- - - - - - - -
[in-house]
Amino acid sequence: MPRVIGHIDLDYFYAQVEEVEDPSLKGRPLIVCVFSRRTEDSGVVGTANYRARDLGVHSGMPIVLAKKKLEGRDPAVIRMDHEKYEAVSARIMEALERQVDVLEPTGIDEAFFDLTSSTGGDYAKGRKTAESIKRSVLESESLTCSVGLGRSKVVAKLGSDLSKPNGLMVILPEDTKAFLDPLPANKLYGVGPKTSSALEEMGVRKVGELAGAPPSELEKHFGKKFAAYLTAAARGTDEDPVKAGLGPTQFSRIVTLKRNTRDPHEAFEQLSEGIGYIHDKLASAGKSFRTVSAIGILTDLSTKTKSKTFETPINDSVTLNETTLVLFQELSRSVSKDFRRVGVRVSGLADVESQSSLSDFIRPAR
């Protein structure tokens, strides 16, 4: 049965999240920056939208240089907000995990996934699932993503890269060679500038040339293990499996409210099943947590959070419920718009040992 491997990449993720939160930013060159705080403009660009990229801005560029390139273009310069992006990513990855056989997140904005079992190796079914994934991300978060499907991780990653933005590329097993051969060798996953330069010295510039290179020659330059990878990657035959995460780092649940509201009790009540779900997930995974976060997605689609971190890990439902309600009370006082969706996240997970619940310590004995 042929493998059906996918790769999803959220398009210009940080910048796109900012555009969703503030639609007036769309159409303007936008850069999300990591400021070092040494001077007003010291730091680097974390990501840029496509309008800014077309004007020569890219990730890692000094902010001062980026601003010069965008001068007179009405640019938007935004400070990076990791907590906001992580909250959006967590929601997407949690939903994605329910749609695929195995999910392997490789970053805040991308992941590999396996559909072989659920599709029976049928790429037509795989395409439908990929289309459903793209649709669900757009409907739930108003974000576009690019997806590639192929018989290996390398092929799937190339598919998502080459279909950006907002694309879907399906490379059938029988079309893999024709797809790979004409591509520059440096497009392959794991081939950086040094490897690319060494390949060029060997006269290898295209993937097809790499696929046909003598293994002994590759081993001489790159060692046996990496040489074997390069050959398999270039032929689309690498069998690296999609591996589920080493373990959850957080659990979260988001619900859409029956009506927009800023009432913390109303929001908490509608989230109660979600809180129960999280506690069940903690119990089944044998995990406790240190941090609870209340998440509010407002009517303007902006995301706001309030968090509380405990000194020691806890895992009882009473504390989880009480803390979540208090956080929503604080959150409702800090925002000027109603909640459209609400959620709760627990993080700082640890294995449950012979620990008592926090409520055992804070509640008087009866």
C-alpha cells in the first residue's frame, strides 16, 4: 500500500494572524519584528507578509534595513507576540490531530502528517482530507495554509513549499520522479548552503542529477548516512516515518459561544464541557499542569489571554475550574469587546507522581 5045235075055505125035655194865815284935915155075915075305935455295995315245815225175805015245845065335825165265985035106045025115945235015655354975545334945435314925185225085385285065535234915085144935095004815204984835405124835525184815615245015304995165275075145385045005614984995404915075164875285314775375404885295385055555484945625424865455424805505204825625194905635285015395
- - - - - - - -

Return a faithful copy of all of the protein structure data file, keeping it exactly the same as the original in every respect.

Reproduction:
[in-house]
Amino acid sequence: MPRVIGHIDLDYFYAQVEEVEDPSLKGRPLIVCVFSRRTEDSGVVGTANYRARDLGVHSGMPIVLAKKKLEGRDPAVIRMDHEKYEAVSARIMEALERQVDVLEPTGIDEAFFDLTSSTGGDYAKGRKTAESIKRSVLESESLTCSVGLGRSKVVAKLGSDLSKPNGLMVILPEDTKAFLDPLPANKLYGVGPKTSSALEEMGVRKVGELAGAPPSELEKHFGKKFAAYLTAAARGTDEDPVKAGLGPTQFSRIVTLKRNTRDPHEAFEQLSEGIGYIHDKLASAGKSFRTVSAIGILTDLSTKTKSKTFETPINDSVTLNETTLVLFQELSRSVSKDFRRVGVRVSGLADVESQSSLSDFIRPAR
């Protein structure tokens, strides 16, 4: 049965999240920056939208240089907000995990996934699932993503890269060679500038040339293990499996409210099943947590959070419920718009040992 491997990449993720939160930013060159705080403009660009990229801005560029390139273009310069992006990513990855056989997140904005079992190796079914994934991300978060499907991780990653933005590329097993051969060798996953330069010295510039290179020659330059990878990657035959995460780092649940509201009790009540779900997930995974976060997605689609971190890990439902309600009370006082969706996240997970619940310590004995 042929493998059906996918790769999803959220398009210009940080910048796109900012555009969703503030639609007036769309159409303007936008850069999300990591400021070092040494001077007003010291730091680097974390990501840029496509309008800014077309004007020569890219990730890692000094902010001062980026601003010069965008001068007179009405640019938007935004400070990076990791907590906001992580909250959006967590929601997407949690939903994605329910749609695929195995999910392997490789970053805040991308992941590999396996559909072989659920599709029976049928790429037509795989395409439908990929289309459903793209649709669900757009409907739930108003974000576009690019997806590639192929018989290996390398092929799937190339598919998502080459279909950006907002694309879907399906490379059938029988079309893999024709797809790979004409591509520059440096497009392959794991081939950086040094490897690319060494390949060029060997006269290898295209993937097809790499696929046909003598293994002994590759081993001489790159060692046996990496040489074997390069050959398999270039032929689309690498069998690296999609591996589920080493373990959850957080659990979260988001619900859409029956009506927009800023009432913390109303929001908490509608989230109660979600809180129960999280506690069940903690119990089944044998995990406790240190941090609870209340998440509010407002009517303007902006995301706001309030968090509380405990000194020691806890895992009882009473504390989880009480803390979540208090956080929503604080959150409702800090925002000027109603909640459209609400959620709760627990993080700082640890294995449950012979620990008592926090409520055992804070509640008087009866």
C-alpha cells in the first residue's frame, strides 16, 4: 500500500494572524519584528507578509534595513507576540490531530502528517482530507495554509513549499520522479548552503542529477548516512516515518459561544464541557499542569489571554475550574469587546507522581 5045235075055505125035655194865815284935915155075915075305935455295995315245815225175805015245845065335825165265985035106045025115945235015655354975545334945435314925185225085385285065535234915085144935095004815204984835405124835525184815615245015304995165275075145385045005614984995404915075164875285314775375404885295385055555484945625424865455424805505204825625194905635285015395